The erasure of politics in Trump’s inauguration concert
Trying to make sense of the controversy surrounding Donald Trump’s inauguration performances is like trying to make sense of the election itself; a bit darkly comedic perhaps, but mostly just depressing. Despite Trump’s claim that “we will have the biggest celebrities in the world” at his inauguration, his team had trouble booking major acts for the swearing-in weekend. It’s hard to imagine that anyone was surprised by this, considering the wide range of bands and musicians that objected to Trump using their songs at his campaign rallies, suchas The Rolling Stones, Adele, R.E.M, Neil Young and Queen.
Since Trump’s election, however, the rumour mill speculated on the appearance of a dizzying number of performers. Included on the list was Elton John, who Trump transition team member Anthony Scaramucci claimed would perform. The rumour was vehemently denied, however, by Elton John’s spokesperson Fran Curtis, and by the singer himself, a Hillary Clinton supporter who has said in July that the idea of a Trump presidency “makes him fear for the world,” with regard to the HIV epidemic
While a litany of performers turned down offers to perform, the Trump team did manage to secure four relatively well known acts; country music star Toby Keith, who also performed at President Barack Obama’s inauguration; 3 Doors Down, (“If I go crazy then will you still call me Superman?” America asks the rest of the globe) who also performed at President George W. Bush’s 2001 inauguration; Jackie Evancho, a sixteen year old classical crossover singer who was 2010’s America’s Got Talent runner up; and, lastly, (some of) The Rockette’s.
A few of the other, slightly less known performers include the Mormon Tabernacle choir, an 80’s cover band called The Reagan Years and country musician Lee Greenwood. Regardless of popularity, nearly all those performing have been quick to stress that their choosing to perform was “not political.” Greenwood, for example, told Hollywood Reporter “I think it’s in bad taste to say ‘no,’ then clarified “it’s not political.”
Country star Toby Keith was also quick to point out that his decision was based not on partisan politics, and responded to criticism, stating “I don’t apologize for playing for our country or our military.” Adding to his nonpartisan credentials, in an interview in August with the Chicago Tribune, Keith said “I can’t believe there’s 300 million American’s in this country, and we’ve got these two as our final two. It’s absolutely crazy.”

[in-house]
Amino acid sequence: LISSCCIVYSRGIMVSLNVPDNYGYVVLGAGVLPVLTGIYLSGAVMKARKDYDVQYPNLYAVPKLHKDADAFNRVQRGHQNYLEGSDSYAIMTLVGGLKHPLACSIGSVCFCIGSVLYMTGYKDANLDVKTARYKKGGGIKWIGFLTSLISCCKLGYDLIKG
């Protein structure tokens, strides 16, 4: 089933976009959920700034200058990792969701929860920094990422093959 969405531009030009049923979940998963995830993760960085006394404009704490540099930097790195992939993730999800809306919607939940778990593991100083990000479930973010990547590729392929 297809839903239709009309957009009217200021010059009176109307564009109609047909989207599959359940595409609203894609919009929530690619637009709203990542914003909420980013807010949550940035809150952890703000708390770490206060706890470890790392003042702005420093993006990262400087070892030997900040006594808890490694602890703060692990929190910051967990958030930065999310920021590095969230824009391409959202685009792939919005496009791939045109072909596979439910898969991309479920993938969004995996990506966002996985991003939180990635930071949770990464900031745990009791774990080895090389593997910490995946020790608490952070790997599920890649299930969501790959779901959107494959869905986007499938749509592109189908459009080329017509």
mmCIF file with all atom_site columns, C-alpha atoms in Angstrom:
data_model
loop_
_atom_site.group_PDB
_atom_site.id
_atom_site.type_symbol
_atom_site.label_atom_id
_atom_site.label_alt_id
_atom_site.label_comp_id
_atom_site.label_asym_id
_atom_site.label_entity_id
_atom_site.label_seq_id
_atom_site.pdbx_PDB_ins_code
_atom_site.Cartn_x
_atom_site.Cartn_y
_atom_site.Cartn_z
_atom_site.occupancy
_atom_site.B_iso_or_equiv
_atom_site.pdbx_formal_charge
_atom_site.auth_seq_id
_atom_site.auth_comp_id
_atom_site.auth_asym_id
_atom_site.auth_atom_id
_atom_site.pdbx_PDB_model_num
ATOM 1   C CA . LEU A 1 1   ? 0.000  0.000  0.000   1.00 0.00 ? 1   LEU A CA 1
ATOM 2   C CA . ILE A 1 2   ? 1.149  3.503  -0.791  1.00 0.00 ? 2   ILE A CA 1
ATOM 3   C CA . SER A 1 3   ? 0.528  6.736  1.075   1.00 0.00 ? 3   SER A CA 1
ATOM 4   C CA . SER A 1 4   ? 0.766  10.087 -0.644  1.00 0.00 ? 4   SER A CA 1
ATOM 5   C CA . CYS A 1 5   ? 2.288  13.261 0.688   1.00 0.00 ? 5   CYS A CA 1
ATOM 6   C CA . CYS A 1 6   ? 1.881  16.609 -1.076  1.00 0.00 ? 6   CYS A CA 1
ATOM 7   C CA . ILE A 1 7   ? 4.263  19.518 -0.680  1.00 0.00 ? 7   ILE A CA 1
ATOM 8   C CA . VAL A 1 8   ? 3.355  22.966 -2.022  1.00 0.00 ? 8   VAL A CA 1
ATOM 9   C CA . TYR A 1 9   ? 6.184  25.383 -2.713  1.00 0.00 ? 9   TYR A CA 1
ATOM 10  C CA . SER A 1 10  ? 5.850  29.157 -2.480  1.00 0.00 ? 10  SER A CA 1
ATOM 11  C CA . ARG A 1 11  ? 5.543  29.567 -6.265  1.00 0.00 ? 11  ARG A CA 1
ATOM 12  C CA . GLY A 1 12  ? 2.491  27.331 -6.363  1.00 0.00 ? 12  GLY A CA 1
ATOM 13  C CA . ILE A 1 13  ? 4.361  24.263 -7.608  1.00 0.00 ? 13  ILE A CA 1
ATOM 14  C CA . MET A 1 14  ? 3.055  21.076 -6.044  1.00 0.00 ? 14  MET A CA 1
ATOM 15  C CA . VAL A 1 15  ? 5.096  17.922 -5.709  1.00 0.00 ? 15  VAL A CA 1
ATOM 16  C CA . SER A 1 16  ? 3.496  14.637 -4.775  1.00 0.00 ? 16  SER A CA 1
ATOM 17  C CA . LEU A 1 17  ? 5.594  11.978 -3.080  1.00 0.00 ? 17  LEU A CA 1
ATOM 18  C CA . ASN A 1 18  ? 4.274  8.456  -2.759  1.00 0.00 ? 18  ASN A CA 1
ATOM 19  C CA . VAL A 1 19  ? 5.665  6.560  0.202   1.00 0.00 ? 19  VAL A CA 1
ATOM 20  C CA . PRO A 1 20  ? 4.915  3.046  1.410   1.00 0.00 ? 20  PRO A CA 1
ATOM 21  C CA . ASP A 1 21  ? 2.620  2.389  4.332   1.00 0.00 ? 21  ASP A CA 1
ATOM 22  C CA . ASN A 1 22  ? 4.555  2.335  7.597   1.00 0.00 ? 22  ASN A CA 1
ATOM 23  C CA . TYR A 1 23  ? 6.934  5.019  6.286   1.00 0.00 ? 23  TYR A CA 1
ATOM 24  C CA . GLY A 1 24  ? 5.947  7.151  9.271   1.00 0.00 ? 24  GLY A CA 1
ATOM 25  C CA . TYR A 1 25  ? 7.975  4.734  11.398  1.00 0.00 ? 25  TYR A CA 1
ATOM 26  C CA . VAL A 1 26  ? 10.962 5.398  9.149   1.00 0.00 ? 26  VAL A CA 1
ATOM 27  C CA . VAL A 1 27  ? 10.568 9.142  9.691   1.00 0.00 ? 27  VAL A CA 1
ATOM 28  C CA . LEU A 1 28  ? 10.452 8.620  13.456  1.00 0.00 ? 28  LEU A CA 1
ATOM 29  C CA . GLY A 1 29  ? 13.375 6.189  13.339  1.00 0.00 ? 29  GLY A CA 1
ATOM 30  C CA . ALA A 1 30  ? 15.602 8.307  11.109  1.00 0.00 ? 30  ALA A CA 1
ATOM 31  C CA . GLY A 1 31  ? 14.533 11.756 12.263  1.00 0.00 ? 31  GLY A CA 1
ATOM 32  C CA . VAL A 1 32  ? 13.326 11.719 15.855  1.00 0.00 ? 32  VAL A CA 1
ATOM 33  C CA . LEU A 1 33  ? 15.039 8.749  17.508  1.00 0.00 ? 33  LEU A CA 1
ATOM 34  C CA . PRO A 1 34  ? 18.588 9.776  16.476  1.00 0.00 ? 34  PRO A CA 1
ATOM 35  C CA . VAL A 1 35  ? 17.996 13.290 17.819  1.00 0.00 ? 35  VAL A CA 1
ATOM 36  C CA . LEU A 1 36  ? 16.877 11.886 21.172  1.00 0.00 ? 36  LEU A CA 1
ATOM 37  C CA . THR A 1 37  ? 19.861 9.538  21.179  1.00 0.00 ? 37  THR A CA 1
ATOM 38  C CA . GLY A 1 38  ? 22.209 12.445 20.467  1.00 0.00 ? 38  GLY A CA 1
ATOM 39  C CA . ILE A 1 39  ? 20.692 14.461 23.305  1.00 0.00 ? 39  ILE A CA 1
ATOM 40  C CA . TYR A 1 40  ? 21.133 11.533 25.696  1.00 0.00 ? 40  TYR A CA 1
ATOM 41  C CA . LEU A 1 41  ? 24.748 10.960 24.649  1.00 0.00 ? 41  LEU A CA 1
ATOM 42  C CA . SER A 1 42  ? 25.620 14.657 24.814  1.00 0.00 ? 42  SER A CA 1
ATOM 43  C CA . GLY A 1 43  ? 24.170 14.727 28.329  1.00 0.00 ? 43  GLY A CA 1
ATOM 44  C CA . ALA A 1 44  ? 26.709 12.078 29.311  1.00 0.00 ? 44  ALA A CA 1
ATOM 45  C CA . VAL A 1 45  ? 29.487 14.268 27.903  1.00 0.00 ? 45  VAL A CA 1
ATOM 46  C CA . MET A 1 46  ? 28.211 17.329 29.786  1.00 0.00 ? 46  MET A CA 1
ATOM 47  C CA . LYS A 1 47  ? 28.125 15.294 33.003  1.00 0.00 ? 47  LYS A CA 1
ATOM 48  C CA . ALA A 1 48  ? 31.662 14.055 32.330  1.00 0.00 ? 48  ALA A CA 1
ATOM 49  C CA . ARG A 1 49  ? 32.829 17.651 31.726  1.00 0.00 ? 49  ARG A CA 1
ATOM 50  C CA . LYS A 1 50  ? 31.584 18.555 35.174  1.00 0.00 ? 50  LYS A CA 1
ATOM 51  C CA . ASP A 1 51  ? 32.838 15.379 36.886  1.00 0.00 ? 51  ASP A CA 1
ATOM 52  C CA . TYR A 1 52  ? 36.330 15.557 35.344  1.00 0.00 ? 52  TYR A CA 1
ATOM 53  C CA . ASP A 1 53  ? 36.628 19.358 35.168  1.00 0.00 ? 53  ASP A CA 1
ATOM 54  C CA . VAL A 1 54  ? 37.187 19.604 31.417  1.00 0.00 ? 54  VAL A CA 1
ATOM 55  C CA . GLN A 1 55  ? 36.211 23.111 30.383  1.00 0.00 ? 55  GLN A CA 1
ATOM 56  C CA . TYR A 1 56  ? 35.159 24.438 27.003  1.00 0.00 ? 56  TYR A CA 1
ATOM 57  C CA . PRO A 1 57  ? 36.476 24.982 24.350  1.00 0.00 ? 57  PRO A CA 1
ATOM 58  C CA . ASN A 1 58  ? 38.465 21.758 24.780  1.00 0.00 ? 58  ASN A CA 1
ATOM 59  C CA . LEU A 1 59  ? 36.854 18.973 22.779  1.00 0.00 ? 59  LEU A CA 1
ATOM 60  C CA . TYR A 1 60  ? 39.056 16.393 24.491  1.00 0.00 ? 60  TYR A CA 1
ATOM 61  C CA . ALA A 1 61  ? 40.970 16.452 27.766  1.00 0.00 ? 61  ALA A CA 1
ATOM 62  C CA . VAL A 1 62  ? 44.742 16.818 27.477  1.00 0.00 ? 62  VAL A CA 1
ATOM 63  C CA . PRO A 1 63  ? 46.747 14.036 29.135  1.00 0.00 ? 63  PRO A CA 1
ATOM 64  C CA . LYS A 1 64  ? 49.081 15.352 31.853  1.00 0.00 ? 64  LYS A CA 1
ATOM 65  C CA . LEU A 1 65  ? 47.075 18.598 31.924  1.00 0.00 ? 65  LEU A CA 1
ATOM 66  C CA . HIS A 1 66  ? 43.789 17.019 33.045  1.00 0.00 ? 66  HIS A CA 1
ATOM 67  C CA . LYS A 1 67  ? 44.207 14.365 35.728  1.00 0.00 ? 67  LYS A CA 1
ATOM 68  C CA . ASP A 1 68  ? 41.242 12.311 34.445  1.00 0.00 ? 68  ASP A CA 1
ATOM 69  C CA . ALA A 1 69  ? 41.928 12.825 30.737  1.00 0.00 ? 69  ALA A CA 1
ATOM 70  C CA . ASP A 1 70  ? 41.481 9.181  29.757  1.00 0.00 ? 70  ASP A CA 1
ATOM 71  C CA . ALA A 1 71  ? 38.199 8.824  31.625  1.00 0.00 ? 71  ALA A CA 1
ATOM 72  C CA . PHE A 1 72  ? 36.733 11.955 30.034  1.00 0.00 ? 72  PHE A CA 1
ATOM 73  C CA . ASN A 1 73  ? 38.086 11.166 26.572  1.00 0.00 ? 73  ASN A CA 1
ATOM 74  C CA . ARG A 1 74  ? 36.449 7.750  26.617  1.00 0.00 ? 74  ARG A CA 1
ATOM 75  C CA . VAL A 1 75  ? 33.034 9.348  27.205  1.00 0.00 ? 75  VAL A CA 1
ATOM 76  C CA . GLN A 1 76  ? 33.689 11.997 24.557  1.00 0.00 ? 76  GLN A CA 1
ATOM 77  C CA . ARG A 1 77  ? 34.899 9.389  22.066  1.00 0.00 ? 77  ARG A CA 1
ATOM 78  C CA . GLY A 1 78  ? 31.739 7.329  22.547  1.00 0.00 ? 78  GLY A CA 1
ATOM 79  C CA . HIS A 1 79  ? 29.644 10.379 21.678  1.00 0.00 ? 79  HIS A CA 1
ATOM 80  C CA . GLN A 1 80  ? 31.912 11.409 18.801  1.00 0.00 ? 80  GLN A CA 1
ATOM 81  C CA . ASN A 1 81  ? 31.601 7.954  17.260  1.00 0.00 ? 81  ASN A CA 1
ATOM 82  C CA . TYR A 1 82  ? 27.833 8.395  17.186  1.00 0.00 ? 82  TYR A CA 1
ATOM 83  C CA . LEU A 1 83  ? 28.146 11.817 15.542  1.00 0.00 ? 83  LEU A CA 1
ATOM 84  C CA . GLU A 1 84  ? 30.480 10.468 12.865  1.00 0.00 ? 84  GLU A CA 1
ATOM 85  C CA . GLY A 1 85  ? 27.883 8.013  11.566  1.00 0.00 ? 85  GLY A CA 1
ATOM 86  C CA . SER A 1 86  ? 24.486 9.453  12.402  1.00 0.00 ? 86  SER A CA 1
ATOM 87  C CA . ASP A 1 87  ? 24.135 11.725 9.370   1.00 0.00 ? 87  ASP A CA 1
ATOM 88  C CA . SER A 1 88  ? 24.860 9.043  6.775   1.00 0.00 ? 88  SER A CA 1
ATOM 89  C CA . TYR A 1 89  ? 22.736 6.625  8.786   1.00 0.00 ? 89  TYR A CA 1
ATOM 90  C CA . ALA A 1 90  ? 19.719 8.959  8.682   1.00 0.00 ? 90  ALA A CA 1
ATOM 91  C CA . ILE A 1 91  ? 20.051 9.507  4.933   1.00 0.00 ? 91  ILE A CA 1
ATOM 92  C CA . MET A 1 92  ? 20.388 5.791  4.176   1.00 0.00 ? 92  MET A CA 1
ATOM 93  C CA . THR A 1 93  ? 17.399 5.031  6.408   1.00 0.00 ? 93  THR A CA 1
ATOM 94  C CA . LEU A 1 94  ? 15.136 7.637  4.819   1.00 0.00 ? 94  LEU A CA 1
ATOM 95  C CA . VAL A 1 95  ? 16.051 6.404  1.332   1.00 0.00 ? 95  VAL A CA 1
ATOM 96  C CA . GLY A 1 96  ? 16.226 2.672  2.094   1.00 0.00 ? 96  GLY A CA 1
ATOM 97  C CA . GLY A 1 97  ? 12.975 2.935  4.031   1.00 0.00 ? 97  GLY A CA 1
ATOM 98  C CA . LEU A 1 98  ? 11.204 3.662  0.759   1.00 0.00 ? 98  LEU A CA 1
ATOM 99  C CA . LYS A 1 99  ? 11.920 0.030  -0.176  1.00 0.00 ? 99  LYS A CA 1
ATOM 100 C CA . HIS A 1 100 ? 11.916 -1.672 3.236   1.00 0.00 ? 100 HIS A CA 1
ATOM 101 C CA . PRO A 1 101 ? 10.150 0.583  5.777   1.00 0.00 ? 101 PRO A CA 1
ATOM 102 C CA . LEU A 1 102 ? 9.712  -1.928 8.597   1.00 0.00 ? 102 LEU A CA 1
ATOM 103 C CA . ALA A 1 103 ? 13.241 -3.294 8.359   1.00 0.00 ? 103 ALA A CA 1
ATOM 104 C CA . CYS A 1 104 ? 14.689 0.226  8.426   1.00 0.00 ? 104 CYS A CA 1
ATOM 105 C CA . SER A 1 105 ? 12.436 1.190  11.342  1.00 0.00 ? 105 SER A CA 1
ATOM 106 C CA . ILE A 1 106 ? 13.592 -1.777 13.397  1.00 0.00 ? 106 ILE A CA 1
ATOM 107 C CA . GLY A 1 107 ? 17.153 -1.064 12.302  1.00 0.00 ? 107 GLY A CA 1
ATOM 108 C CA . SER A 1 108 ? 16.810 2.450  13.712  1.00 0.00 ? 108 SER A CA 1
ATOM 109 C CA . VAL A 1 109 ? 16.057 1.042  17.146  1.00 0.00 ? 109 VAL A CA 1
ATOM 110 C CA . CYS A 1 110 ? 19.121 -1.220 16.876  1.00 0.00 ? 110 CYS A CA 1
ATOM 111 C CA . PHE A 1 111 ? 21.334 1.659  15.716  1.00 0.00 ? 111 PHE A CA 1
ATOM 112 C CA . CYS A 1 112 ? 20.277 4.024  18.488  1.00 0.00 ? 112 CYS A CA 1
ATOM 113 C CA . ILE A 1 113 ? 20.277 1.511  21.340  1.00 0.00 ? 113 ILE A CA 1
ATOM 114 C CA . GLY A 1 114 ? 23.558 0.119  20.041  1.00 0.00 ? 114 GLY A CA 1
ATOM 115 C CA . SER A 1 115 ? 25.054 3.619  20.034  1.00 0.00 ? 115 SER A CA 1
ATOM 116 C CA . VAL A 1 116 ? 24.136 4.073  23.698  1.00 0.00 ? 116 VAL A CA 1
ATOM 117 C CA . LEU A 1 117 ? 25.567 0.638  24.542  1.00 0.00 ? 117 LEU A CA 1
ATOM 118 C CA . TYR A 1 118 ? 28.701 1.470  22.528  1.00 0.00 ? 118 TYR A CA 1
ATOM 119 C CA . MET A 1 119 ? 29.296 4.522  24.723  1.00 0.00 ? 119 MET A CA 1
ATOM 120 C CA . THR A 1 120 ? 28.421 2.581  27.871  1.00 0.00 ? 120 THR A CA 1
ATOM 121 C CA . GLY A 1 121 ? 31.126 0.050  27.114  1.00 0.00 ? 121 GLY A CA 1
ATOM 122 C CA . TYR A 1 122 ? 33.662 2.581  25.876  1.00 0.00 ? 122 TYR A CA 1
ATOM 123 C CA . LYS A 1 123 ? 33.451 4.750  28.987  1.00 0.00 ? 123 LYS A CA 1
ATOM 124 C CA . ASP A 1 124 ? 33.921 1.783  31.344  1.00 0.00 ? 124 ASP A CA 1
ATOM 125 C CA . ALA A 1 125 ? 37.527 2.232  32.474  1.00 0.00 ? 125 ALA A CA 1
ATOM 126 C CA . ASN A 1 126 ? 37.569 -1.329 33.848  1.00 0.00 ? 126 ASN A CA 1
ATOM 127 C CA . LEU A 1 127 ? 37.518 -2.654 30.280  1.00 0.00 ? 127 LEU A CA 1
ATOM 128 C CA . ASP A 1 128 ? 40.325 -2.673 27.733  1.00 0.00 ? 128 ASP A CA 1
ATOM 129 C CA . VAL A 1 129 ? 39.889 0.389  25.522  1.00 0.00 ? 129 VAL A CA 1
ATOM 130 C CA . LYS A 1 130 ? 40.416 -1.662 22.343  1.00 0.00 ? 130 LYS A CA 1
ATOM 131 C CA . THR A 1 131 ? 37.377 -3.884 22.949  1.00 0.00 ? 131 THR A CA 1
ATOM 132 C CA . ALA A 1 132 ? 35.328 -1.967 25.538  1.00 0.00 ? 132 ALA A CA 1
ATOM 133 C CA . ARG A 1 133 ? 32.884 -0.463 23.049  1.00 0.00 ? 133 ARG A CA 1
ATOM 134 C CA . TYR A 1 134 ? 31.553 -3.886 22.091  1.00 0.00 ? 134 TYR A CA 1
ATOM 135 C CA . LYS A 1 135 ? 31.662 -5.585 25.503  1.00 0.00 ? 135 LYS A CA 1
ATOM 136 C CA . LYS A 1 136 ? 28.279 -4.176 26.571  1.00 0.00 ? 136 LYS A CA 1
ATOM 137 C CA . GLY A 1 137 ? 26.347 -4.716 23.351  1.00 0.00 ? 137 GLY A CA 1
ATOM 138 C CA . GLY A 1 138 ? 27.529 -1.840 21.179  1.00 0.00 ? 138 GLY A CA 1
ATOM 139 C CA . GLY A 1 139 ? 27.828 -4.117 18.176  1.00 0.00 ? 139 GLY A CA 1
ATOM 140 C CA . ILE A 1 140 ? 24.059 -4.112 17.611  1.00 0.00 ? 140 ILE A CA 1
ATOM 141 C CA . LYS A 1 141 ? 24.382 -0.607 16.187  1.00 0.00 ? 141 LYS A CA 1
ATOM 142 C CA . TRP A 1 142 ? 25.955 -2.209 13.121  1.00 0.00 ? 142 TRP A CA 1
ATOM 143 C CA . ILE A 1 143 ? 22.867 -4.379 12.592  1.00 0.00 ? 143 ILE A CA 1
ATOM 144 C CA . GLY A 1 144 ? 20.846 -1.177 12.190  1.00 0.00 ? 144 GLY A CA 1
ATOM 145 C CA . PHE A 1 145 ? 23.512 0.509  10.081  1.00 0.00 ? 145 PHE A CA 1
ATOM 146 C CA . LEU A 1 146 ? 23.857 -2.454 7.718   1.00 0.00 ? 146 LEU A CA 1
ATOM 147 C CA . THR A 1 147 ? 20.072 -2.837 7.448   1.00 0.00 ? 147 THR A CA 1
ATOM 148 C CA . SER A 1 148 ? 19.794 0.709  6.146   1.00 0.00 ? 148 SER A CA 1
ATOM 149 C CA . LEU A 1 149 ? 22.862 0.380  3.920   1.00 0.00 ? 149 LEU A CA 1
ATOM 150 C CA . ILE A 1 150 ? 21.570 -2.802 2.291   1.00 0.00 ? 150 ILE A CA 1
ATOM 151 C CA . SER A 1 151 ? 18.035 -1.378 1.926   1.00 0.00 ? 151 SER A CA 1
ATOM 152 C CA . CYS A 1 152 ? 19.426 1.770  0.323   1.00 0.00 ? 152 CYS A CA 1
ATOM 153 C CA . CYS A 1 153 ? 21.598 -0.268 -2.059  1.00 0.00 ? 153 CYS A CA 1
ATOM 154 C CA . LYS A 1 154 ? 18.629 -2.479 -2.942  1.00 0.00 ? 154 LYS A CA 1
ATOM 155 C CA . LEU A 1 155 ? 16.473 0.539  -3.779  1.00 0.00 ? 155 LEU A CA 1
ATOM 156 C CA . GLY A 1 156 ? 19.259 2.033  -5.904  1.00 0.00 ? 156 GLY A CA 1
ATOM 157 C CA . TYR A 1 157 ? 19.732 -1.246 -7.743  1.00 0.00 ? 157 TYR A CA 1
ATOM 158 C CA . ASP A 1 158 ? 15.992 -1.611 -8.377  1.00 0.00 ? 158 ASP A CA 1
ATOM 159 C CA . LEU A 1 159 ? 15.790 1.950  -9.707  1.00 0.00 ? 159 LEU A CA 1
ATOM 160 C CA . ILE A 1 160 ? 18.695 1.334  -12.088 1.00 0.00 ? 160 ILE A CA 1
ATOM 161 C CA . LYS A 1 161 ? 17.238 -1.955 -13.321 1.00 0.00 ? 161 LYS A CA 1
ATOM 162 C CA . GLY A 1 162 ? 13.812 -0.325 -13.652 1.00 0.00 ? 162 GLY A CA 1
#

Perhaps the most drama has swirled around the singer of the Star-Spangled Banner, Jackie Evancho. The teen singer and ex contestant of America’s Got Talent has faced media scrutiny both for being the first person to publically announce that they would perform at the inauguration, and for the news surrounding her sister Juliet, who published an article in Teen Vogue on the same day of Jackie’s announcement, titled “How Juliet Evancho Came Out as Transgender to Her Family, and the Entire World.”
As pointed out by New Yorker writer Jia Tolentino, Jackie Evancho has gone through pains to distance herself from political controversy. Interviewed by USA TODAY, she said “It’s an honor to perform for my country and I don’t really do politics.” Also characterized by Evancho as “not political” was her family’s ongoing lawsuit against their Pittsburgh school district over a bathroom policy that prevents her trans sister Juliet from using the female restrooms.
Given the historically low approval rating that Trump has coming into office (37% according a Fox News survey) and the plethora of people and identities that he has insulted on his way there, it’s not surprising that even those musicians who decided to perform were quick to the distance themselves from the new president. Some performers who came on board, such as Jennifer Holliday, were met with such backlash from their fans that they backed out. Explaining her decision, she wrote in a letter “Please know that I HEAR you and I feel your pain. The LBGT community was mostly responsible for birthing my career and I am deeply indebted to you.”
It’s tempting to write off all the controversy surrounding the performances as just another distraction that can take our attention away from issues like the repeal of the Affordable Act. For better or for worse, however, many people still look to celebrities as a guide in politics, and in this writer’s humble opinion, holding performers accountable for their political positions is one of many valid ways to attempt to enact change. Any performance for a political leader can not be written off as apolitical, despite what said performers may say or believe.